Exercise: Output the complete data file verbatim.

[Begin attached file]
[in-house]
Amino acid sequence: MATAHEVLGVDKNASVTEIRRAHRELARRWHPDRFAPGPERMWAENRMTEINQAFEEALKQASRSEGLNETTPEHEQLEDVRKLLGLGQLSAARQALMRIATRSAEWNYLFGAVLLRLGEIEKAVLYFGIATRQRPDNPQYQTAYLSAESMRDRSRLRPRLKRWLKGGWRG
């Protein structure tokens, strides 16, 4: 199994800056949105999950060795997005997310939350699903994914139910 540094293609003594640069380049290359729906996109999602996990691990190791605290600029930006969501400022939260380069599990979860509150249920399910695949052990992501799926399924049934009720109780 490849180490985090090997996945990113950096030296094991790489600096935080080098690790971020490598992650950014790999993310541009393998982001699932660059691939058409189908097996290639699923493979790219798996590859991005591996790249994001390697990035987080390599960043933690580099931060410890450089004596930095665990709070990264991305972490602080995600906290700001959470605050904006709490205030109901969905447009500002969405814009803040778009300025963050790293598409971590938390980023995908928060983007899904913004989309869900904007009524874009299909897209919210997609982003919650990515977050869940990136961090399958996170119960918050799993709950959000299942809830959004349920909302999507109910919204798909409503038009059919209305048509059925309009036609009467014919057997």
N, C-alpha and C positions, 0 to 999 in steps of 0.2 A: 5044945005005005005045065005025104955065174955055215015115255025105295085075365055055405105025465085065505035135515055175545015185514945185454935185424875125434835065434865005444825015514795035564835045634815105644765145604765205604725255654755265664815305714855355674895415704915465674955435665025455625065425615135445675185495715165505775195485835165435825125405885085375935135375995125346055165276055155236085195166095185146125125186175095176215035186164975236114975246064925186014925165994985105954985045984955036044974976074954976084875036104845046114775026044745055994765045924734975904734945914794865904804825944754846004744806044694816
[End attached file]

[in-house]
Amino acid sequence: MATAHEVLGVDKNASVTEIRRAHRELARRWHPDRFAPGPERMWAENRMTEINQAFEEALKQASRSEGLNETTPEHEQLEDVRKLLGLGQLSAARQALMRIATRSAEWNYLFGAVLLRLGEIEKAVLYFGIATRQRPDNPQYQTAYLSAESMRDRSRLRPRLKRWLKGGWRG
């Protein structure tokens, strides 16, 4: 199994800056949105999950060795997005997310939350699903994914139910 540094293609003594640069380049290359729906996109999602996990691990190791605290600029930006969501400022939260380069599990979860509150249920399910695949052990992501799926399924049934009720109780 490849180490985090090997996945990113950096030296094991790489600096935080080098690790971020490598992650950014790999993310541009393998982001699932660059691939058409189908097996290639699923493979790219798996590859991005591996790249994001390697990035987080390599960043933690580099931060410890450089004596930095665990709070990264991305972490602080995600906290700001959470605050904006709490205030109901969905447009500002969405814009803040778009300025963050790293598409971590938390980023995908928060983007899904913004989309869900904007009524874009299909897209919210997609982003919650990515977050869940990136961090399958996170119960918050799993709950959000299942809830959004349920909302999507109910919204798909409503038009059919209305048509059925309009036609009467014919057997």
N, C-alpha and C positions, 0 to 999 in steps of 0.2 A: 5044945005005005005045065005025104955065174955055215015115255025105295085075365055055405105025465085065505035135515055175545015185514945185454935185424875125434835065434865005444825015514795035564835045634815105644765145604765205604725255654755265664815305714855355674895415704915465674955435665025455625065425615135445675185495715165505775195485835165435825125405885085375935135375995125346055165276055155236085195166095185146125125186175095176215035186164975236114975246064925186014925165994985105954985045984955036044974976074954976084875036104845046114775026044745055994765045924734975904734945914794865904804825944754846004744806044694816